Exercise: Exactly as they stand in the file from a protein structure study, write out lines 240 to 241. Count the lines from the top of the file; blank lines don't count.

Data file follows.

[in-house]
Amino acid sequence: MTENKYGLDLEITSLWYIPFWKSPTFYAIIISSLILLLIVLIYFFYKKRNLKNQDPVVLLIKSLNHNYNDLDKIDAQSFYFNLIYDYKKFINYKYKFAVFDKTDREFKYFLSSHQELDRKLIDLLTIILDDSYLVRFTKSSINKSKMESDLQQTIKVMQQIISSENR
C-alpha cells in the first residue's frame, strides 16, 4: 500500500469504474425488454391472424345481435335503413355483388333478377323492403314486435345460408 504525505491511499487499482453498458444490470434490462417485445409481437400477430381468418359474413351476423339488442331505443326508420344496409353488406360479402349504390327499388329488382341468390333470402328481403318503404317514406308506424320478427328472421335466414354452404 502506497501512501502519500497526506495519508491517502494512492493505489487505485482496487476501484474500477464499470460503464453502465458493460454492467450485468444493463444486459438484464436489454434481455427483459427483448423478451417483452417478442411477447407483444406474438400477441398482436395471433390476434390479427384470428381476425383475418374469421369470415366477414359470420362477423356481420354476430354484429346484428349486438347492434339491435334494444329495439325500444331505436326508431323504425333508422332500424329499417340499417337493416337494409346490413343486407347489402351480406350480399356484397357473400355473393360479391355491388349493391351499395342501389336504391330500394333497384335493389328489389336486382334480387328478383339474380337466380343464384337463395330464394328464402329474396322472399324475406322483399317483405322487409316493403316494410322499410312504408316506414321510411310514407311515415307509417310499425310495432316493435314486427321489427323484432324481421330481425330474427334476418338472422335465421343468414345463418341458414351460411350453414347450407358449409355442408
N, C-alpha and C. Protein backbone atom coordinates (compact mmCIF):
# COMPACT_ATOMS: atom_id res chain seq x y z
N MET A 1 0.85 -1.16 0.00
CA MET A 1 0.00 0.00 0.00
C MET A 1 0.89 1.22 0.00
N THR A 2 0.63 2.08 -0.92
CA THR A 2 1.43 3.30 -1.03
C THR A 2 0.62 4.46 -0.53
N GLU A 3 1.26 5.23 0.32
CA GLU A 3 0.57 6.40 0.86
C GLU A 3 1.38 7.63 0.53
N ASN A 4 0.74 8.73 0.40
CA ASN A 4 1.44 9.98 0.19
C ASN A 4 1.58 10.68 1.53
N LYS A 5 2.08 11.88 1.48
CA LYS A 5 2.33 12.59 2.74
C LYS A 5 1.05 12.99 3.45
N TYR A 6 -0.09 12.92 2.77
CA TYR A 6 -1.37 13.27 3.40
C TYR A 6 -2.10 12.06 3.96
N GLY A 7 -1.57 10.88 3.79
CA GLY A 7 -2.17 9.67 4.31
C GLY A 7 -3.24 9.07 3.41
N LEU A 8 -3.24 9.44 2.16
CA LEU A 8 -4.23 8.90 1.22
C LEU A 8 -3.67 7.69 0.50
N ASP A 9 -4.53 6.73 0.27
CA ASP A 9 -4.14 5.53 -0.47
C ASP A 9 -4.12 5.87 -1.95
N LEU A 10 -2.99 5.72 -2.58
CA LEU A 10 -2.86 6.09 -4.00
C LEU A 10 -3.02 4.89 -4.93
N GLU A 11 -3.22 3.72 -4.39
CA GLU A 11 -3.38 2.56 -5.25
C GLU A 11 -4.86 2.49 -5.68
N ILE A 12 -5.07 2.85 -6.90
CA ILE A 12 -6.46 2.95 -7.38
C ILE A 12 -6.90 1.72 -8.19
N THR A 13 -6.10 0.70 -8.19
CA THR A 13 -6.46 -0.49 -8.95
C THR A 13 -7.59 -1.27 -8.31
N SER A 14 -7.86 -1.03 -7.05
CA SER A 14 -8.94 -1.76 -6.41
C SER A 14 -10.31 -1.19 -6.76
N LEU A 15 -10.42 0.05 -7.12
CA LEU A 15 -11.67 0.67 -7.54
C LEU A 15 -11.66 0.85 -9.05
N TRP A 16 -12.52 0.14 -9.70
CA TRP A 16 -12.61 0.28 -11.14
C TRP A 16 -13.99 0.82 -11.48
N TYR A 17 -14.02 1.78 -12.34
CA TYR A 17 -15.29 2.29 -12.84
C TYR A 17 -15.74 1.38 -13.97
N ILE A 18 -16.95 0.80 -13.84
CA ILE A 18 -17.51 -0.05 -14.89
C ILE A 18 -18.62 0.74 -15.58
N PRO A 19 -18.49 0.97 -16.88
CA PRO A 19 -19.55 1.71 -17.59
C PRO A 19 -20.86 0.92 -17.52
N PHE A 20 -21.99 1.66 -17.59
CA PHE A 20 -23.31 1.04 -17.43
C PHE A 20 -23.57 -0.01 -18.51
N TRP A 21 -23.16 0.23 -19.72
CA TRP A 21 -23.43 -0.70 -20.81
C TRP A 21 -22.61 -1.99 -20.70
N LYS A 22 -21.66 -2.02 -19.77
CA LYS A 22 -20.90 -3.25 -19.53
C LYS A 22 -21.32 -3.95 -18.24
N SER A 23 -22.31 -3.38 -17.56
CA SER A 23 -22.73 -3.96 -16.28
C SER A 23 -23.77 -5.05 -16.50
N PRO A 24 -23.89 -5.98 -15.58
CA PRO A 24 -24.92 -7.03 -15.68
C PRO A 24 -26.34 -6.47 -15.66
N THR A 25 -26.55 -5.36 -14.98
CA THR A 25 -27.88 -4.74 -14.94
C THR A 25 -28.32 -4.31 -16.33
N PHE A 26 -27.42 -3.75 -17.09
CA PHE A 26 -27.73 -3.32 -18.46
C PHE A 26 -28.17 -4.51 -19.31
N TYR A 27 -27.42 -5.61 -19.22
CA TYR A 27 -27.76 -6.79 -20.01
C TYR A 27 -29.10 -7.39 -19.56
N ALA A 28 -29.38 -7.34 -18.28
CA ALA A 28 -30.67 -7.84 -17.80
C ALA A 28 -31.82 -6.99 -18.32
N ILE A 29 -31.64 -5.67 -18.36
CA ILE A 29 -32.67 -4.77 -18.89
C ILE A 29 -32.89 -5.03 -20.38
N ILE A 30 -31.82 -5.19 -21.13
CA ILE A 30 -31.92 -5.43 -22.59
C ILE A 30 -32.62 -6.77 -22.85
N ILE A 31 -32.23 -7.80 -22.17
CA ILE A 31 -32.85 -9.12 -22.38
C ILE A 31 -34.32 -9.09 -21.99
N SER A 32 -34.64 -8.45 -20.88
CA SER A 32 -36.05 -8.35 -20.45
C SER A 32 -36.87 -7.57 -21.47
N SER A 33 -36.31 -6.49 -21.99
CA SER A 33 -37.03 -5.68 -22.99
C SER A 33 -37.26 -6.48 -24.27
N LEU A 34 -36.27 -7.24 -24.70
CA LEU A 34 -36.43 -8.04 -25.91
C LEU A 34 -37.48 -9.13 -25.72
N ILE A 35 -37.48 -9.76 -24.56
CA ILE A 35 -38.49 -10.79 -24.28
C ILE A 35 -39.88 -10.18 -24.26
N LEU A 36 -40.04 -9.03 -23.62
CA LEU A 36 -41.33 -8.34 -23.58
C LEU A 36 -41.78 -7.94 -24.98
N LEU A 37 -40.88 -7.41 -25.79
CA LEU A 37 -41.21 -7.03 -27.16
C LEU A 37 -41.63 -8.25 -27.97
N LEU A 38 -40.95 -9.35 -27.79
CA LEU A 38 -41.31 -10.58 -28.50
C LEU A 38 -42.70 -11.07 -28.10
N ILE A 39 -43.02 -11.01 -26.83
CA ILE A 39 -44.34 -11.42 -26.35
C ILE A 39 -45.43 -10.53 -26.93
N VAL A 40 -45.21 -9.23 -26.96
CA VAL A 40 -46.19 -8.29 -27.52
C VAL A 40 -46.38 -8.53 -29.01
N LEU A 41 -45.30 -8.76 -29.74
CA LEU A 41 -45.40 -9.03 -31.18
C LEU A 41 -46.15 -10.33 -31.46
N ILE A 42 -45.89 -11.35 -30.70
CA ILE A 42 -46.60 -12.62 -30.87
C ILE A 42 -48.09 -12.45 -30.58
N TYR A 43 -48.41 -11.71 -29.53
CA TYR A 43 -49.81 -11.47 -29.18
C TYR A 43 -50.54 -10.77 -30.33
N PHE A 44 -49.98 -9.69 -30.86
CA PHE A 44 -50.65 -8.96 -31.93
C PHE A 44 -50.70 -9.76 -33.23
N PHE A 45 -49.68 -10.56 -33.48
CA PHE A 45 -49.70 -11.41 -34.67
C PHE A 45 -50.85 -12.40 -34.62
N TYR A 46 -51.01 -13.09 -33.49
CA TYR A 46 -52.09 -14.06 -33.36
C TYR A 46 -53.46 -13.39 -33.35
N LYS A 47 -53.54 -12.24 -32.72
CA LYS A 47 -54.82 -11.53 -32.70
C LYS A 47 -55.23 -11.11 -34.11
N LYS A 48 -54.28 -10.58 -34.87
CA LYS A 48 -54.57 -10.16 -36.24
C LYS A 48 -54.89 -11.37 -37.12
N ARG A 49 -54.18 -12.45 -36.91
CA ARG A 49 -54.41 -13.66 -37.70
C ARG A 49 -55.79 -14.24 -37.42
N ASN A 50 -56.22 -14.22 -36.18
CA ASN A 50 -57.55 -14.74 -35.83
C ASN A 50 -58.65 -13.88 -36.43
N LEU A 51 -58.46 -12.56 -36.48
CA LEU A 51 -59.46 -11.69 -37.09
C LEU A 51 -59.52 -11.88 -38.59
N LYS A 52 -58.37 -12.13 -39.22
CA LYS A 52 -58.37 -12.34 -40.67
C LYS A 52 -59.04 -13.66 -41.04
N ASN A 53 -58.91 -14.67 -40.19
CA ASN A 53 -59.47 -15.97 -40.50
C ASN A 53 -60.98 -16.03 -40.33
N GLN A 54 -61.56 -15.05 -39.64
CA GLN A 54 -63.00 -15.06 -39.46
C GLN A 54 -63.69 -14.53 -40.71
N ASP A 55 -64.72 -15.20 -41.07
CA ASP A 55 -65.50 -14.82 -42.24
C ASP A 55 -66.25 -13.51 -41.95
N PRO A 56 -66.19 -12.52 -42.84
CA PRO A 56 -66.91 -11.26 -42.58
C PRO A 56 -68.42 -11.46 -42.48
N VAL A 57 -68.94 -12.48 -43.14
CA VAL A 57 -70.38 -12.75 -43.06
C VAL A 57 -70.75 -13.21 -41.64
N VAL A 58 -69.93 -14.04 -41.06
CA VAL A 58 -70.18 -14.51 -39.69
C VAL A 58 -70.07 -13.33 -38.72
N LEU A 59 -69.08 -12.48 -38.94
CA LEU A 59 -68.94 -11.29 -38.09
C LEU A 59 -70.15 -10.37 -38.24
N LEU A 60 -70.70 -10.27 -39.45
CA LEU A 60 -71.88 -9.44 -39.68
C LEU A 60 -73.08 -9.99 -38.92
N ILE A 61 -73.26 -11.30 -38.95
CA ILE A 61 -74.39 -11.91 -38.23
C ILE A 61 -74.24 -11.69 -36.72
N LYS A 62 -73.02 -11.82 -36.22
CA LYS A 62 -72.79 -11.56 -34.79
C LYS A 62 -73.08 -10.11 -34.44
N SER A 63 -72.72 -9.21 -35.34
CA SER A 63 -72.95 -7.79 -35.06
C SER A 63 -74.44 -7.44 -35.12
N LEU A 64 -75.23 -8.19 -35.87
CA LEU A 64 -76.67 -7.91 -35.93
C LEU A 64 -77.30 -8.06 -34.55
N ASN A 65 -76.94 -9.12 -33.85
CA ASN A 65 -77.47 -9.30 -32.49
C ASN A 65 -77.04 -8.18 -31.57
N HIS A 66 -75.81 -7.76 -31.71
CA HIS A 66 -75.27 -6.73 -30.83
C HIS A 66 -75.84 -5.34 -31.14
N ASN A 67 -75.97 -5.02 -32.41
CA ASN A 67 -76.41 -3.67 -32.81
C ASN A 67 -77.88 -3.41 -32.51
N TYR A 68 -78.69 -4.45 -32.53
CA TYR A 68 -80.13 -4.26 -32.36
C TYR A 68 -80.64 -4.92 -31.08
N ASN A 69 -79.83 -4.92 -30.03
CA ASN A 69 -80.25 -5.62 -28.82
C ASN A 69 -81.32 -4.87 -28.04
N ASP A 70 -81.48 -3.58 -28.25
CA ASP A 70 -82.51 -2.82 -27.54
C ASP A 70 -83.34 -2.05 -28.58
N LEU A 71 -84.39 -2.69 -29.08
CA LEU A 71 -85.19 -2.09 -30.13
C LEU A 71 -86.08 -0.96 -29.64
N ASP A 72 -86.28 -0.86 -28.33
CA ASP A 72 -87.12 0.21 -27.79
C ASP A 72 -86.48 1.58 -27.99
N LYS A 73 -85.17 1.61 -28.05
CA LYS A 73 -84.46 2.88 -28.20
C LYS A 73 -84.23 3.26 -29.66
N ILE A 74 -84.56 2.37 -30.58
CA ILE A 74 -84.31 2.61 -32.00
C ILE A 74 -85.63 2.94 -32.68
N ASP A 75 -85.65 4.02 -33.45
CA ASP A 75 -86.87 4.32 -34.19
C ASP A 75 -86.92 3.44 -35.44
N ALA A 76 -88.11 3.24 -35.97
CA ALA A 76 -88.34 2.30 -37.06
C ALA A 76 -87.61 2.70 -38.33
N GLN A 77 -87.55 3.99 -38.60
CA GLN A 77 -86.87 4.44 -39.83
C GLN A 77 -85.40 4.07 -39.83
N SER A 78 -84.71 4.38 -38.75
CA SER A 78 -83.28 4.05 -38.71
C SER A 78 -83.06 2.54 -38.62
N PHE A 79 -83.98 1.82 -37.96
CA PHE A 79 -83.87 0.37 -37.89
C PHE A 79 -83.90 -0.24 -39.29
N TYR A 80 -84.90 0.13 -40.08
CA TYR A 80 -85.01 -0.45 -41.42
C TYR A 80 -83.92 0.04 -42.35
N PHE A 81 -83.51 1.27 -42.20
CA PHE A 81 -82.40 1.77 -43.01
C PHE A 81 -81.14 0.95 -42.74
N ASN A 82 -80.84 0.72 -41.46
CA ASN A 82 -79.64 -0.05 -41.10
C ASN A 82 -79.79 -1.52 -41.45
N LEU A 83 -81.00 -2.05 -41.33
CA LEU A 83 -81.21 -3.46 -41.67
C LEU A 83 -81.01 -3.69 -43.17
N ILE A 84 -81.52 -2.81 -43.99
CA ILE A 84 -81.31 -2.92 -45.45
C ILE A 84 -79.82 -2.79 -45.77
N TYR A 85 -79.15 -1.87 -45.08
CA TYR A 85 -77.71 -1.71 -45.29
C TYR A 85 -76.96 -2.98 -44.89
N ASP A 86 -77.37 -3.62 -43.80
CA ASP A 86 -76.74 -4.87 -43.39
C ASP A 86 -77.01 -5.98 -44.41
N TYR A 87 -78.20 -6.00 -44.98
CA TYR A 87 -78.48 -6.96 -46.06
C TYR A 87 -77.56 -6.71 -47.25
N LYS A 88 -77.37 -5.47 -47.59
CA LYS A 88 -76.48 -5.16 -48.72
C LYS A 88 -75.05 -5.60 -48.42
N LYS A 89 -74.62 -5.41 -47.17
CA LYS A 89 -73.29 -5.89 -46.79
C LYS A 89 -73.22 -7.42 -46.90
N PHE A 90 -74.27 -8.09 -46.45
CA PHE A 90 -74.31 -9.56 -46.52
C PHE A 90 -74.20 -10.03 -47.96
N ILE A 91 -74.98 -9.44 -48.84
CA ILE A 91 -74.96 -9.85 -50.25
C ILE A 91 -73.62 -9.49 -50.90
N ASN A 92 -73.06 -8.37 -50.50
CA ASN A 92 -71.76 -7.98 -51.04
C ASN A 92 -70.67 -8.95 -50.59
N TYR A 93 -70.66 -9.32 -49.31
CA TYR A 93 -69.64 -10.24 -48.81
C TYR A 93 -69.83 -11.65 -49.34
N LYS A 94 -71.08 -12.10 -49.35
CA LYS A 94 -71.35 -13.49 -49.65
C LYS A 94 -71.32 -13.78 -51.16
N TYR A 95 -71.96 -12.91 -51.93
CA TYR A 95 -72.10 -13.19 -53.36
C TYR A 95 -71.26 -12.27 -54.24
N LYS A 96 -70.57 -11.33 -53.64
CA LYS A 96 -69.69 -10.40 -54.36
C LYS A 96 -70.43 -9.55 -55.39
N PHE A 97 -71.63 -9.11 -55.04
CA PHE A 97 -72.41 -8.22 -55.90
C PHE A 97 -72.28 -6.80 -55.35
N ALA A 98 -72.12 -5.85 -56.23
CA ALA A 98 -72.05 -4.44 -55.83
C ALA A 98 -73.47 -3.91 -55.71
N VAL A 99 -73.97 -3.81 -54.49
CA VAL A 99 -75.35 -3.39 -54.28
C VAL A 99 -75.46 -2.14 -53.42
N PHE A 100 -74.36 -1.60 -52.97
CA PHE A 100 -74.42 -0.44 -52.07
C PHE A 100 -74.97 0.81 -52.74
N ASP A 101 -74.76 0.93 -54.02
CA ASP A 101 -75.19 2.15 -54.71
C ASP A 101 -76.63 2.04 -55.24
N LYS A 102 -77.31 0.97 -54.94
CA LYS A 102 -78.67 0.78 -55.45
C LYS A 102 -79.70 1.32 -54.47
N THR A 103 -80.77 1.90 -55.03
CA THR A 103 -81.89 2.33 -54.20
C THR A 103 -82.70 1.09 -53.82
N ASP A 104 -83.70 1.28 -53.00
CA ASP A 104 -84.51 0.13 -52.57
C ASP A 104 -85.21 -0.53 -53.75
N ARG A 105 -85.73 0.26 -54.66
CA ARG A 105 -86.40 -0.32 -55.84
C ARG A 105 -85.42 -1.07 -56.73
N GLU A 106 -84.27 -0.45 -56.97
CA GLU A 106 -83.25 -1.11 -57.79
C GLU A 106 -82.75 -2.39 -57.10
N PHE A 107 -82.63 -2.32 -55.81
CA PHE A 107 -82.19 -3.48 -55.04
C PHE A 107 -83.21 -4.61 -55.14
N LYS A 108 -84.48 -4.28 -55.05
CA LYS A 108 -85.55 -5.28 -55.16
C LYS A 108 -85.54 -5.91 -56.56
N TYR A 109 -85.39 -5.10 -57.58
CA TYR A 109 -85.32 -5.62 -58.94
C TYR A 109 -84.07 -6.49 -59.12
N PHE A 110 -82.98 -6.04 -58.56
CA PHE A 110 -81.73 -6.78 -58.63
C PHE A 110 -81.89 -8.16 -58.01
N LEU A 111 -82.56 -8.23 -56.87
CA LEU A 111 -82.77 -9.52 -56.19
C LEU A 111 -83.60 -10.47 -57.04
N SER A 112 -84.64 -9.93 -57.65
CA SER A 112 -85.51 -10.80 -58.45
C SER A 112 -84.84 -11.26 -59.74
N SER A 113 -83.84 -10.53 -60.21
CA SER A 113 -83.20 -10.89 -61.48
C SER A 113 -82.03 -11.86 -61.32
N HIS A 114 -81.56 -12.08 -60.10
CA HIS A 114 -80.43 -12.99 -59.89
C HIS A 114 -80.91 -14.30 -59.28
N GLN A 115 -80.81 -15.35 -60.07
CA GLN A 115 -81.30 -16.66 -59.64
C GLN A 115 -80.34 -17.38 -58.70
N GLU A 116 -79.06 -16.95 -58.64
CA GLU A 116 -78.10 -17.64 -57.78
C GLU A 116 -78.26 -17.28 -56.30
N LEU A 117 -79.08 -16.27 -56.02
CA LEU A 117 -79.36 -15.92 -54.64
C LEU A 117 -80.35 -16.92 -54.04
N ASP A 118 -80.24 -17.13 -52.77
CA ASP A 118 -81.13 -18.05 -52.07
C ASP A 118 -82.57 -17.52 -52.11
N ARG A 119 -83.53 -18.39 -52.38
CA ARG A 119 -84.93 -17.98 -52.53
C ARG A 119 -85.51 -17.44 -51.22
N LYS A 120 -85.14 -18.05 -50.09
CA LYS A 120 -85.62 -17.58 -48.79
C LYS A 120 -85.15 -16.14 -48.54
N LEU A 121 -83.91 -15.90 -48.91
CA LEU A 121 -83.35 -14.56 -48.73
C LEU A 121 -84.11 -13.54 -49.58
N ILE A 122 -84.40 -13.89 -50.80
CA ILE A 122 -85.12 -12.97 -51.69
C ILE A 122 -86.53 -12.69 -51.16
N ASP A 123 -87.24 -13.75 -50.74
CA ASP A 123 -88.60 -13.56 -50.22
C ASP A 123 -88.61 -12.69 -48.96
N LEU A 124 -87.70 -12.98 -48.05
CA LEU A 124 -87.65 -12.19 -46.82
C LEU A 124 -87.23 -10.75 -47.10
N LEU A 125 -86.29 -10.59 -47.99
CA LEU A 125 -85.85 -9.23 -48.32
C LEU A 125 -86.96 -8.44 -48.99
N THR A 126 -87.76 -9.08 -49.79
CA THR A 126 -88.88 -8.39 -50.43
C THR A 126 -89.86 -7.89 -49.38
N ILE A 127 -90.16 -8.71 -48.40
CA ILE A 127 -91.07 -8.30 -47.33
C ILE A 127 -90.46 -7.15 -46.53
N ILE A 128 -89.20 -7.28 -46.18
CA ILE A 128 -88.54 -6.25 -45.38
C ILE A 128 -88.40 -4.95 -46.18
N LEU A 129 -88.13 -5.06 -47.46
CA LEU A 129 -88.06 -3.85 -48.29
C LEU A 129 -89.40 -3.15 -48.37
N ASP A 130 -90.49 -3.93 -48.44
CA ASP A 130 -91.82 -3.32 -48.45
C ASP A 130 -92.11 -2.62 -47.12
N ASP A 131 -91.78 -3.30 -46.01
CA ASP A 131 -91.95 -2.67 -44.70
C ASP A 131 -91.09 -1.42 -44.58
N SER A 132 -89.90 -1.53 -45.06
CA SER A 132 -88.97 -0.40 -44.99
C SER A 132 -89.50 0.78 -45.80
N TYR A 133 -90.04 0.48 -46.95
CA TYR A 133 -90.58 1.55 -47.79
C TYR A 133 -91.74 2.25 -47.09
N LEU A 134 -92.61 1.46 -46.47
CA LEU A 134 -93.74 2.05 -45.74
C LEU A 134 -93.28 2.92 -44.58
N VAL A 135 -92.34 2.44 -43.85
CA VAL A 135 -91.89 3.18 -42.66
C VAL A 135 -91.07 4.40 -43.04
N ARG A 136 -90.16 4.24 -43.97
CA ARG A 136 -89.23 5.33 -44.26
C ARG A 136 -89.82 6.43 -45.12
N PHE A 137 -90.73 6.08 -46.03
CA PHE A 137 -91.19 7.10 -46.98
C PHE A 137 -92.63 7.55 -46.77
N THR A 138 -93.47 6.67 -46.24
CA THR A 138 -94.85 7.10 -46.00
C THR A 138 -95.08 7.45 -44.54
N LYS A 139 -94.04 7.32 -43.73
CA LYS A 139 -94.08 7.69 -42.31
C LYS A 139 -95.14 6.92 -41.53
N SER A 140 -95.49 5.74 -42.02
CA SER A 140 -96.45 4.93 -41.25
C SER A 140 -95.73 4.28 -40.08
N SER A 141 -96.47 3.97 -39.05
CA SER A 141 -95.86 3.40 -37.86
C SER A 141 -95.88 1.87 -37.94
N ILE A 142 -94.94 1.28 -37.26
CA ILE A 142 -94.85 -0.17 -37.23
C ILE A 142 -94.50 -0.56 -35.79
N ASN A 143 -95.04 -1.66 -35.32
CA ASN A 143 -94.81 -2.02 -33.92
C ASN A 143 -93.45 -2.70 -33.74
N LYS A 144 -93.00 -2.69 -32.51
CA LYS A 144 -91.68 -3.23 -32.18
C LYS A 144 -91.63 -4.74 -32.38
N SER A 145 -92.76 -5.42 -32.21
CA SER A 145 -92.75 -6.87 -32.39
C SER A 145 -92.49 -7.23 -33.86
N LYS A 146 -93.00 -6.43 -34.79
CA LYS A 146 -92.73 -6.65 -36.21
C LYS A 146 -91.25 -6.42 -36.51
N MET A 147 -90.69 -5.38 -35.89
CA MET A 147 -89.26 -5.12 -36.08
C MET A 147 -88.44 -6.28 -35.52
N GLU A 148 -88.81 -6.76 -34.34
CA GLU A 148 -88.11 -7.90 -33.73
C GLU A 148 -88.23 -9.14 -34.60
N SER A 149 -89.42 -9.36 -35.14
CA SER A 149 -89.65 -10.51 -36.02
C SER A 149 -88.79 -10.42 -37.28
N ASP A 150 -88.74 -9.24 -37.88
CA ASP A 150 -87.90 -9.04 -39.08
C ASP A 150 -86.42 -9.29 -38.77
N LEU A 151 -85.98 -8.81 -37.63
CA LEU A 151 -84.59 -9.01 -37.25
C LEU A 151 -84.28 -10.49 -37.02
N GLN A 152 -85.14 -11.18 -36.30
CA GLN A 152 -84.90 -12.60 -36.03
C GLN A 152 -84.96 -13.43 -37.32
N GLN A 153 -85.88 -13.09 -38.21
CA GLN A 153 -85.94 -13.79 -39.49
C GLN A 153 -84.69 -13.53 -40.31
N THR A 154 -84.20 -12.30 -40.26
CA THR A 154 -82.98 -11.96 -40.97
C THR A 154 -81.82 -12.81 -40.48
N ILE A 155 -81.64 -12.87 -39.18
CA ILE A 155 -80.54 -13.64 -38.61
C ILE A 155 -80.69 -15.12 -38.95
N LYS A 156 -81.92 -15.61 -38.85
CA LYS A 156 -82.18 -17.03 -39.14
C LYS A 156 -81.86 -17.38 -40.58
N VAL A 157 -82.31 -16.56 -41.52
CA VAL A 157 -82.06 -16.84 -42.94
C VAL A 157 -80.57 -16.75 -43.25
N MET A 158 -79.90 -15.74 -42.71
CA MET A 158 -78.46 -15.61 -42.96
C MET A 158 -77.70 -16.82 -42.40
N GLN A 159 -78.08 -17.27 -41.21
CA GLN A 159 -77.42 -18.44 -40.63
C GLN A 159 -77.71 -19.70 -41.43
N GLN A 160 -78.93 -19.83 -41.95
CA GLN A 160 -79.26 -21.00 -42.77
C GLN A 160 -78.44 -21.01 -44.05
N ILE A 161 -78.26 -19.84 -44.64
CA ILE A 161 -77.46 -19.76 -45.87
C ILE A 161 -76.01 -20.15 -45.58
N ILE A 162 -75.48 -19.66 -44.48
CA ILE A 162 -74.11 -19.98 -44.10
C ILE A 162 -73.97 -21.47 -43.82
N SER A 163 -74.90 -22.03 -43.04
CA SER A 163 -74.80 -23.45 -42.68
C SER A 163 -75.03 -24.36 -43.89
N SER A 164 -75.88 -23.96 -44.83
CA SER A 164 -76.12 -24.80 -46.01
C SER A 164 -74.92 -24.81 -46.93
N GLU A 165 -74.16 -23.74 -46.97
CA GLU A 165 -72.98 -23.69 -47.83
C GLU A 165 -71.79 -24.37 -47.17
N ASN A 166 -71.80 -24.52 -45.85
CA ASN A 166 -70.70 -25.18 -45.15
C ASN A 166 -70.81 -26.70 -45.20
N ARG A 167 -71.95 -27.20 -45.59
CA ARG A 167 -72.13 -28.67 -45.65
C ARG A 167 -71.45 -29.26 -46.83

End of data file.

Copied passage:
N PHE A 79 -83.98 1.82 -37.96
CA PHE A 79 -83.87 0.37 -37.89